• In addition, Hong Kong will have to establish its own national security commission to enforce the laws, with a Beijing-appointed adviser
  • Hong Kong’s chief executive will have the power to appoint judges to hear national security cases, raising fears about judicial autonomy
  • Importantly, Beijing will have power over how the law should be interpreted, not any Hong Kong judicial or policy body. If the law conflicts with any Hong Kong law, the Beijing law takes priority
  • Some trials will be heard behind closed doors.
  • People suspected of breaking the law can be wire-tapped and put under surveillance
  • Management of foreign non-governmental organisations and news agencies will be strengthened
  • The law will also apply to non-permanent residents and people “from outside [Hong Kong]… who are not permanent residents of Hong Kong“.

Now, even foreign citizens who live and work in Hong Kong (like the many employees of international banks and others), are subject to this draconian law. All foreigners need to watch their backs every day, so they do not attract the attention of the Communist government. Americans have already been detained and released, indicating that all non-Chinese residents are at risk. Communist China has kicked out members of the foreign press already, and more may follow if the report the truth of what has been taking place. There have been many articles recently, describing companies that are leaving Hong Kong.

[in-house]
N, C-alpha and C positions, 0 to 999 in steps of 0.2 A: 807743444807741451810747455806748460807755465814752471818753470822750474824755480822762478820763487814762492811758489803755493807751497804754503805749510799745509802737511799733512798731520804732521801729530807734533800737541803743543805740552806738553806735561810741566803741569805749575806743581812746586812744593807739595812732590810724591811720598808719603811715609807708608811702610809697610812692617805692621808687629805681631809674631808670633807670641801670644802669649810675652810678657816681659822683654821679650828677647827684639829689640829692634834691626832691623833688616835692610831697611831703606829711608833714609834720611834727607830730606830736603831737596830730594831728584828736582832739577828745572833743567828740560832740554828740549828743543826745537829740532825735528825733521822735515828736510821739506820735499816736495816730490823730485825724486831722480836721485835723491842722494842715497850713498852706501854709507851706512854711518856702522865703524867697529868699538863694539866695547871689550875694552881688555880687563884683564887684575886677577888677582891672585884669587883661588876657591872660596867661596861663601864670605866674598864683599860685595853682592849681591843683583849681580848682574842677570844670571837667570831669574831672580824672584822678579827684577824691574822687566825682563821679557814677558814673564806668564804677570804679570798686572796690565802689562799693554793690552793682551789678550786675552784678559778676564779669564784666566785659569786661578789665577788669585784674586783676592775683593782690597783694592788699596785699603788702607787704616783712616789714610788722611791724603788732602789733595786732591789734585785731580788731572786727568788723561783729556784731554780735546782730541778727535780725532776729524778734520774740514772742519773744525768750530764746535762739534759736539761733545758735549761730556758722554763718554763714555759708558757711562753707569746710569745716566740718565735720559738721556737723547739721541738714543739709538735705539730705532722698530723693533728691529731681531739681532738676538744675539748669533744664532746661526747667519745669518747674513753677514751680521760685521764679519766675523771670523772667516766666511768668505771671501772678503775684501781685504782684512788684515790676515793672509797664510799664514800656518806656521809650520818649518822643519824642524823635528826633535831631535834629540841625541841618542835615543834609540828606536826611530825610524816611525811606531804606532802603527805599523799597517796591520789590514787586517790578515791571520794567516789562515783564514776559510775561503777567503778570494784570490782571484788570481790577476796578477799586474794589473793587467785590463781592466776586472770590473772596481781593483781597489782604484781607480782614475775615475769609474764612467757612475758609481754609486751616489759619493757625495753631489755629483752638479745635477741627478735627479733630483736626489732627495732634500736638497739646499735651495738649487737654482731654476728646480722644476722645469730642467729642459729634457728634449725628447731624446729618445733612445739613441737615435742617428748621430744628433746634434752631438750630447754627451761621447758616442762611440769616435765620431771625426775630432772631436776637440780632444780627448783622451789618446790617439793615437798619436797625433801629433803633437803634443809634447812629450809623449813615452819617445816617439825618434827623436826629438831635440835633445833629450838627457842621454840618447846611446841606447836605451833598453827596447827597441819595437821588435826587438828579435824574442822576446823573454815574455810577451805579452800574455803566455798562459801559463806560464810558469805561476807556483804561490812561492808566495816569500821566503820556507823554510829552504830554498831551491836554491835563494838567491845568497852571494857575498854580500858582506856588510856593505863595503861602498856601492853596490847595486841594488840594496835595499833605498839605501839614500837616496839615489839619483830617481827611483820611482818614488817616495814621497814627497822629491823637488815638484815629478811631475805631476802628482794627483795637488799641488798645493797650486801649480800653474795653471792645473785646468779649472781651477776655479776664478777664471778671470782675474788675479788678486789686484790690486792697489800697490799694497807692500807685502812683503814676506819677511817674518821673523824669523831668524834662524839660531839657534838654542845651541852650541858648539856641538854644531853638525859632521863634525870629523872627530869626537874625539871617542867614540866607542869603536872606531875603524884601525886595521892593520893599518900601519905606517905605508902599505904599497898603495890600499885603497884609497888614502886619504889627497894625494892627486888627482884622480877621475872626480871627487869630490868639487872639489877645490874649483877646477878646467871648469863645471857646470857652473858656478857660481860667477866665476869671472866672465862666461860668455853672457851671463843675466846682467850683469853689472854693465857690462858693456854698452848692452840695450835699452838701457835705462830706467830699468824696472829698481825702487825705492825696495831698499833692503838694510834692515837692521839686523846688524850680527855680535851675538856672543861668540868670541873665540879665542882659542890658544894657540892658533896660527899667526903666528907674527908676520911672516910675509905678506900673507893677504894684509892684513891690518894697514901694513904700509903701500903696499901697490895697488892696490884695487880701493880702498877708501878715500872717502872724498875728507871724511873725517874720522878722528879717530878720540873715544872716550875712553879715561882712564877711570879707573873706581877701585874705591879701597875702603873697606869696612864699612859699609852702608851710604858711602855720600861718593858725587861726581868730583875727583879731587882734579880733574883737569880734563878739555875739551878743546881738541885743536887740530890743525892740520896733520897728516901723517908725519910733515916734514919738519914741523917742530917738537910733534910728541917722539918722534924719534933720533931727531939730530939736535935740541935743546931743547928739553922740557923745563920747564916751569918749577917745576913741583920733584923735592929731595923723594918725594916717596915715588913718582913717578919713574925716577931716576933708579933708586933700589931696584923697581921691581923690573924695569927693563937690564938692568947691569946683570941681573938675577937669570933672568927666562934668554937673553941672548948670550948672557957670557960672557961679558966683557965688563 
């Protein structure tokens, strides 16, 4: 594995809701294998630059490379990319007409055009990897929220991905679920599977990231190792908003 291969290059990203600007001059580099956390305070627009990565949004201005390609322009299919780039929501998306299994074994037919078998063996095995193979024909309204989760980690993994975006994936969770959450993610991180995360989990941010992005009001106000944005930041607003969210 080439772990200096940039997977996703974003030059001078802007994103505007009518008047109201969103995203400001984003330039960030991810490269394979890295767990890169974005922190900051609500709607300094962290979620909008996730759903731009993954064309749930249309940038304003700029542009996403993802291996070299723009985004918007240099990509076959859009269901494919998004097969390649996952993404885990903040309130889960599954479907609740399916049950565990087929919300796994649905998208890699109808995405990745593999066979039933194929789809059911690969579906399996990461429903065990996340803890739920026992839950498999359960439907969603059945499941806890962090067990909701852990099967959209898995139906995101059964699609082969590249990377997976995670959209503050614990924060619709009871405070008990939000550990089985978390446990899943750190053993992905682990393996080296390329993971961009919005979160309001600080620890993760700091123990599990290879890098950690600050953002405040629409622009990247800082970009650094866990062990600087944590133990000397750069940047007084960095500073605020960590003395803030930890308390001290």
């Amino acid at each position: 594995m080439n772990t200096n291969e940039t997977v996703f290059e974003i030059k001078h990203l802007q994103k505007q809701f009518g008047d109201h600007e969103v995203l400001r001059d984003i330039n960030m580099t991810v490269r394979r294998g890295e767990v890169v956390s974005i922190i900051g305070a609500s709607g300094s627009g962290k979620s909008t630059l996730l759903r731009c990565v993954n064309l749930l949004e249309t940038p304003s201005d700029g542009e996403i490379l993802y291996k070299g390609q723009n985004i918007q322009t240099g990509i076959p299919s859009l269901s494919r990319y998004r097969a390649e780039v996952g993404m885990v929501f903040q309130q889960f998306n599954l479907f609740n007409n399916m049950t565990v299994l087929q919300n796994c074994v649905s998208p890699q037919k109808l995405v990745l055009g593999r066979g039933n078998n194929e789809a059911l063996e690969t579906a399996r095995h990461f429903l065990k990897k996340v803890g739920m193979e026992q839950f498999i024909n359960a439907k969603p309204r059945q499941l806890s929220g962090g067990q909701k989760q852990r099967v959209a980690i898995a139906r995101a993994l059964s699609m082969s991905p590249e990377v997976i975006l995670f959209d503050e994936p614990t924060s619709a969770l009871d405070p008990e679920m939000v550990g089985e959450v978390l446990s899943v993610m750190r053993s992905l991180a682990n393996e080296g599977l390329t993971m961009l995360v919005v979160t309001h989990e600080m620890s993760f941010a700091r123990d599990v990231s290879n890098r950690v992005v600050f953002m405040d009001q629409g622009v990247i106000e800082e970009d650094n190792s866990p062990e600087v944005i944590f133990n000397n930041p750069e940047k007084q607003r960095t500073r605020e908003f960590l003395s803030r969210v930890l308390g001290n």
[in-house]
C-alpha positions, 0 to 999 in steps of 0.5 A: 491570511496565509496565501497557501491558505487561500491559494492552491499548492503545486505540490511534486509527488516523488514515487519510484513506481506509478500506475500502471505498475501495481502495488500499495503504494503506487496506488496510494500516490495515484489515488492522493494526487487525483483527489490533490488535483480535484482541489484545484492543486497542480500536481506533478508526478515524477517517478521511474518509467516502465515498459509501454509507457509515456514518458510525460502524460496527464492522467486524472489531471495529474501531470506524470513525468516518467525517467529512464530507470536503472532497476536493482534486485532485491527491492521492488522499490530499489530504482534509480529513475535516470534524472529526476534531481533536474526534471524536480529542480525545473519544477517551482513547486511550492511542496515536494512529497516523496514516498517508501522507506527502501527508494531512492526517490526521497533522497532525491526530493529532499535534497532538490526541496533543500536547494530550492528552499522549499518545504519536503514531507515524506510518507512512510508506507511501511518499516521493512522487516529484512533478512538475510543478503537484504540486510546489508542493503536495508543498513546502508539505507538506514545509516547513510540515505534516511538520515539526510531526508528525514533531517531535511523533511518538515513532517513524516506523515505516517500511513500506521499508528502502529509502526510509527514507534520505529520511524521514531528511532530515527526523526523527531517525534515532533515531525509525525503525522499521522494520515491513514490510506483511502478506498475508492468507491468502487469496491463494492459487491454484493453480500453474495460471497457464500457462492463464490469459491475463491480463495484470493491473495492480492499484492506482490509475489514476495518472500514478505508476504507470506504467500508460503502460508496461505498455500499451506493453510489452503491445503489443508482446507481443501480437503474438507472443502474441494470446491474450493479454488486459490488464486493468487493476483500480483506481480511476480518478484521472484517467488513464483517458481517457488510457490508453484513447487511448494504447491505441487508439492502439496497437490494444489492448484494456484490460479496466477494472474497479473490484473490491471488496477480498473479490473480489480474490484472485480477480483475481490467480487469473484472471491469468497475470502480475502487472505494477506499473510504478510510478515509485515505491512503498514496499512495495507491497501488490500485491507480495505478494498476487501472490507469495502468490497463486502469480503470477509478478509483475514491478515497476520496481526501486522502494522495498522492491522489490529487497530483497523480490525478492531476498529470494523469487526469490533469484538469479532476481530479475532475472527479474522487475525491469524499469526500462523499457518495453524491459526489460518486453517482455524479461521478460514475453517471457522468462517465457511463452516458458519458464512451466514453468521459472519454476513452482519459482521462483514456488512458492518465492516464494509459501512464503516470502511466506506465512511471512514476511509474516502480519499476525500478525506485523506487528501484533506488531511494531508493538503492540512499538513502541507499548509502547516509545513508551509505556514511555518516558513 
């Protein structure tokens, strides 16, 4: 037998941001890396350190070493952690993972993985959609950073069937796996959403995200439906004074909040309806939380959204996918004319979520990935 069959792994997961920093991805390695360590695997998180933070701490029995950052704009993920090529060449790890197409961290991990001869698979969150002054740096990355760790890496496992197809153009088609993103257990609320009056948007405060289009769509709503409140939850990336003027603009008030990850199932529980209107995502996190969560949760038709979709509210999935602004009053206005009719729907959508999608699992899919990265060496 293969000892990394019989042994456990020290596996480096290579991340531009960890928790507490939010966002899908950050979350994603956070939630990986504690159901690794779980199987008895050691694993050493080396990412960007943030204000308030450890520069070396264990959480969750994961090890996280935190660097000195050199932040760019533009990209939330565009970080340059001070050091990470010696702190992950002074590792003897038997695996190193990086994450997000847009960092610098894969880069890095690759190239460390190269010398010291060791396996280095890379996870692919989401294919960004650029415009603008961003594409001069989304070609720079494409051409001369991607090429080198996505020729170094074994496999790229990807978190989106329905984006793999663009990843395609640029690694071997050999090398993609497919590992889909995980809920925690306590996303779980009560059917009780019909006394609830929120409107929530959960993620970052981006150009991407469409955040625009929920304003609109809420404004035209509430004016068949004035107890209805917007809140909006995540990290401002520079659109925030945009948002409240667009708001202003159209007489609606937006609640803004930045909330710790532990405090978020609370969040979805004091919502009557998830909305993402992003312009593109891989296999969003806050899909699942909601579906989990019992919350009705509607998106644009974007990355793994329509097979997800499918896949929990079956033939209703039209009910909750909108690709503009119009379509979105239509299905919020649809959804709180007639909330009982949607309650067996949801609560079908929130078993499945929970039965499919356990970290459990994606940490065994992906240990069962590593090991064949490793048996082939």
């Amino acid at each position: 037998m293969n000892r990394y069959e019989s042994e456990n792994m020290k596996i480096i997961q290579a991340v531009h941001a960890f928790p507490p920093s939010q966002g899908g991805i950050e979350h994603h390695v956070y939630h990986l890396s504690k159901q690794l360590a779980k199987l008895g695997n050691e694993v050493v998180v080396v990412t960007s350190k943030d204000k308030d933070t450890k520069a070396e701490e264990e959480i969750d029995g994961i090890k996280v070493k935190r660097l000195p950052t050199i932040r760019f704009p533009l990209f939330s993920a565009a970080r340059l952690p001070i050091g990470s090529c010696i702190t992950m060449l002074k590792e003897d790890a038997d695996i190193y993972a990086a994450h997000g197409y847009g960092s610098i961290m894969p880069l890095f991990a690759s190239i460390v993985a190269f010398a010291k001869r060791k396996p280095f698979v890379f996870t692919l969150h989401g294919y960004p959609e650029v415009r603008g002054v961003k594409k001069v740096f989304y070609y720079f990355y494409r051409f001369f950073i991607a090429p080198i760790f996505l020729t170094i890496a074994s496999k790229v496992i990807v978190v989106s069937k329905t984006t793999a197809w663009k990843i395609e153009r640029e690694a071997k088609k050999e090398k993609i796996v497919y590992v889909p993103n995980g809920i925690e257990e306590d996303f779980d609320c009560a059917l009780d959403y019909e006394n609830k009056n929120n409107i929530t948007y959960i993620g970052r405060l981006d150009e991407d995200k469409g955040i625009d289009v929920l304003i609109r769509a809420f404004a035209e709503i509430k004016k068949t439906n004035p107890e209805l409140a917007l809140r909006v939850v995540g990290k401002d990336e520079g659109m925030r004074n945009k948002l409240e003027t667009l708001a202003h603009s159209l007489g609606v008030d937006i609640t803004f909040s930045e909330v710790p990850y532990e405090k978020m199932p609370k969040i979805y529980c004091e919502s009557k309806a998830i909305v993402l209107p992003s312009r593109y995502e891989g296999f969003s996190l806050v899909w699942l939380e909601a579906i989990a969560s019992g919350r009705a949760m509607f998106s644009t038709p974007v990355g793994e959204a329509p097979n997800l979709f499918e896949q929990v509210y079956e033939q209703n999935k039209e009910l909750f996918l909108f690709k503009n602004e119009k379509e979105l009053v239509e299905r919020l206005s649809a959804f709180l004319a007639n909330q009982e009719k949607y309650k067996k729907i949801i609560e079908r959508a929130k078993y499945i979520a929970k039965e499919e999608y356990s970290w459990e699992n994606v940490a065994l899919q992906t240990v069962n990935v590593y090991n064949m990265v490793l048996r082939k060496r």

Hong Kong grills finance executives on their reason for leaving. From the Financial Times.

Will companies flee Hong Kong?  From MarketWatch.

Global firms consider moving treasury operations out of Hong Kong.  From Reuters.

Businesses may consider moving from Hong Kong to Singapore.  From CNBC.

At this juncture, I would like to promote The Epoch Times, and excellent publication run by a fabulous group of reporters, many who are from Hong Kong.  They write extremely well about what is going on with Communist China, and with Hong Kong.  I urge my readers and followers to hop on over to their Web Site, and register to receive their newsletters, and support them by becoming a paid subscriber.  I am, and I have not been disappointed.  They have been de-monitized by YouTube, and are being censored by others in Big Tech.  They definitely deserve your support!  (if you decide to join, please let me know)  Just today, there is an excellent video story regarding Hong Kong, and Communist China generally, which everyone should see.

Epoch Times Story on Hong Kong, March 5, 2021.

I worry for the formerly-free people oh Hong Kong, who are about to become just so many more Communist Chinese slaves.  I worry for the many foreign companies with a presence in Hong Kong.  How many of them will be able to get out before Beijing forbids them to leave?  When will Beijing start forbidding them to leave?  I hope it’s not too soon, because if foreigners are trapped essentially inside Communist China, their lives and their companies’s lives, are in grave danger.  Since so much of the economy of the entire world depends on international finance, how much damage can the Communist Chinese do by taking over Hong Kong?  And will the free countries of the world notice, or care?  Or will they object to Communist China’s depredations, and offer their help?  What do you think?